Letter: Why sanctions on Serbia should now be lifted

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Sir: Given the valid concerns addressed in your leading article ('Has Serbia become a fascist state?', 9 June), would it not be logical to conclude that sanctions imposed by the UN on Serbia and Montenegro in May 1992 should be lifted?

These have induced enormous hardship for most of the population, and hyperinflation which is wrecking the economic infrastructure and balance of payments of the Federal Republic of Yugoslavia. But they have done nothing to achieve their intended objectives. These were, first, to oust President Milosevic from power and, second, to prevent Serbia from supporting the Serbs of Bosnia against the Slav-Muslim/Croat alliance in Bosnia, and the Krajina Serbs against pressures exercised by Croatia.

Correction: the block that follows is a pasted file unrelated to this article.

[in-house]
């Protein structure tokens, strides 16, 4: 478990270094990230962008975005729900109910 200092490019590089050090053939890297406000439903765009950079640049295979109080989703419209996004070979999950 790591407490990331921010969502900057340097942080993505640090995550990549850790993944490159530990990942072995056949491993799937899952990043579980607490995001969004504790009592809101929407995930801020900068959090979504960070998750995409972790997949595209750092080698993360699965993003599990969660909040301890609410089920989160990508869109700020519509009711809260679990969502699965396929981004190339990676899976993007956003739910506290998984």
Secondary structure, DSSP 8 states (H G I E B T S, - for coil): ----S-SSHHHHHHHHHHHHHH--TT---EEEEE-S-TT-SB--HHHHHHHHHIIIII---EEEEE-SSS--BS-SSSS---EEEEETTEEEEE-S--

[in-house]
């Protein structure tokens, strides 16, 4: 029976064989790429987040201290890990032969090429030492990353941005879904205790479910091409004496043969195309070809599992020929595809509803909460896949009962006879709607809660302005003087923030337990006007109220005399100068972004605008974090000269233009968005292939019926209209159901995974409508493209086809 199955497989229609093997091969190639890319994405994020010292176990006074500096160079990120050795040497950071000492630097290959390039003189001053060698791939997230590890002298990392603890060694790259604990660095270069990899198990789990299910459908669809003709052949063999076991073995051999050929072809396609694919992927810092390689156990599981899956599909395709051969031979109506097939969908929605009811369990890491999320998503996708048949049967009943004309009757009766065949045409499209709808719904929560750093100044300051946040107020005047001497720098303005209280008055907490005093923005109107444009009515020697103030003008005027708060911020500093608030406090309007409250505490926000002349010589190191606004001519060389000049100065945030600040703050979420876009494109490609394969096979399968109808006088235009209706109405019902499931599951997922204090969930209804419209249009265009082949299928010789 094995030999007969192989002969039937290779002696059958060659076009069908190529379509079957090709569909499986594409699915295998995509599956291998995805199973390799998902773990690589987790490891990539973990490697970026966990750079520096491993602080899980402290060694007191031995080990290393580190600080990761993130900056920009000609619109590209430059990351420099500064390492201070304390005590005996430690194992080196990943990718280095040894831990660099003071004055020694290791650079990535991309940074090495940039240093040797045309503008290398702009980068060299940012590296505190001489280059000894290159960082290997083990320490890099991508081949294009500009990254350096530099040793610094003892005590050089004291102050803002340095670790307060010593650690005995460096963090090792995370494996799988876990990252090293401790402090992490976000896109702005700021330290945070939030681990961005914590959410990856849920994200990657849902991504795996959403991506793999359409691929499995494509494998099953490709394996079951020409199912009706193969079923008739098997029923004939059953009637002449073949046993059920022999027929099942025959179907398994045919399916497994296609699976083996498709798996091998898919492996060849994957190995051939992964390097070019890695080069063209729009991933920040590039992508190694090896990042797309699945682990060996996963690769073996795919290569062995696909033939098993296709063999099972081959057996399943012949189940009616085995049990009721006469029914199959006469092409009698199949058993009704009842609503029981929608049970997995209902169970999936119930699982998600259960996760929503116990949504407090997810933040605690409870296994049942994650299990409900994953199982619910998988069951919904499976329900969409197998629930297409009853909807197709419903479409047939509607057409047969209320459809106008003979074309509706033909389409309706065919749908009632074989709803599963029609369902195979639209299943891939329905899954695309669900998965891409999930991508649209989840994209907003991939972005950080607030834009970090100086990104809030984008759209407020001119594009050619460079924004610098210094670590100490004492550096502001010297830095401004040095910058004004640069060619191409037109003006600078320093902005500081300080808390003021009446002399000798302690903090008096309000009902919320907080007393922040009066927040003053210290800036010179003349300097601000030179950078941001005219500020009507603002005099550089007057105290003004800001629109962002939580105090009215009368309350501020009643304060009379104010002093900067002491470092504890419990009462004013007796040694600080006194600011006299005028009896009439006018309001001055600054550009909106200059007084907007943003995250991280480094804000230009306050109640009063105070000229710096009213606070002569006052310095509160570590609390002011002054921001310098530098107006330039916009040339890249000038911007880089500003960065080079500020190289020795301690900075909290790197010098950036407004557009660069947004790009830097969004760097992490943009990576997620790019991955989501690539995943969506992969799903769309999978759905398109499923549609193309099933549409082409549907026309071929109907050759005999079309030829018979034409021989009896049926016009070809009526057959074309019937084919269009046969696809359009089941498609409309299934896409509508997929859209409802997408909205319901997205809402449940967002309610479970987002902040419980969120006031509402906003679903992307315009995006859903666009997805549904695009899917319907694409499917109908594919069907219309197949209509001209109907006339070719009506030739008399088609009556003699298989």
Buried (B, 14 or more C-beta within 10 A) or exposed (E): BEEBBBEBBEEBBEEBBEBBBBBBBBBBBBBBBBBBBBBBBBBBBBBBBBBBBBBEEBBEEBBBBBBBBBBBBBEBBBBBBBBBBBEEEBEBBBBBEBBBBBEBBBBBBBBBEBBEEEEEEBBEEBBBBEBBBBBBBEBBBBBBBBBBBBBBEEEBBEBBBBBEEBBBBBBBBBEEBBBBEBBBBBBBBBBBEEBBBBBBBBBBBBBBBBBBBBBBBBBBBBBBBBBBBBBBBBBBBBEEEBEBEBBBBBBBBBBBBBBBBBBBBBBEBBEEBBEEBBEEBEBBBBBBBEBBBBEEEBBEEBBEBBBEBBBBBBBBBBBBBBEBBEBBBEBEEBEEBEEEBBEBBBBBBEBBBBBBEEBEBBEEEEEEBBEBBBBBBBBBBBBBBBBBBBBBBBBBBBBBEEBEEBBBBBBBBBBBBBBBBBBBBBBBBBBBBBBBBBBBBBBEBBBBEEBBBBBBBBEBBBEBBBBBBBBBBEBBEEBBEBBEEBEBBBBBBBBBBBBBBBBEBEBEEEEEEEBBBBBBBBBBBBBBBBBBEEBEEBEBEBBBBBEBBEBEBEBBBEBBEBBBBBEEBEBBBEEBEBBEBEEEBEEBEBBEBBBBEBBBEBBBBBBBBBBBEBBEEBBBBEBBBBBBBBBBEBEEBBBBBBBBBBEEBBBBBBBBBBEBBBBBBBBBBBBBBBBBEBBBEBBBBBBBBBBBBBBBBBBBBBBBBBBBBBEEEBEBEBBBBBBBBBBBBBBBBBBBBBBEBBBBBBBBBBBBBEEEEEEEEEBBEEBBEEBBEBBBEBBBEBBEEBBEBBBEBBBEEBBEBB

Mr Milosevic is not only still there, but enjoys the support of perhaps three-quarters of all Serbs. The civil war in Bosnia continues, and we now understand that it began because of the interacting insecurities of all three communities, and was not engineered by Serbia. Croatia's pressures against the Krajina Serbs have been unremitting.

Sanctions, like the Owen-Vance plan for the cantonisation of Bosnia, were poorly conceived and unjustifiable in the first place. They now constitute a serious impediment to the resolution of the conflict in former Yugoslavia and, as you suggest, are causing extremely damaging side-effects within Serbia.

Yours sincerely,



9 June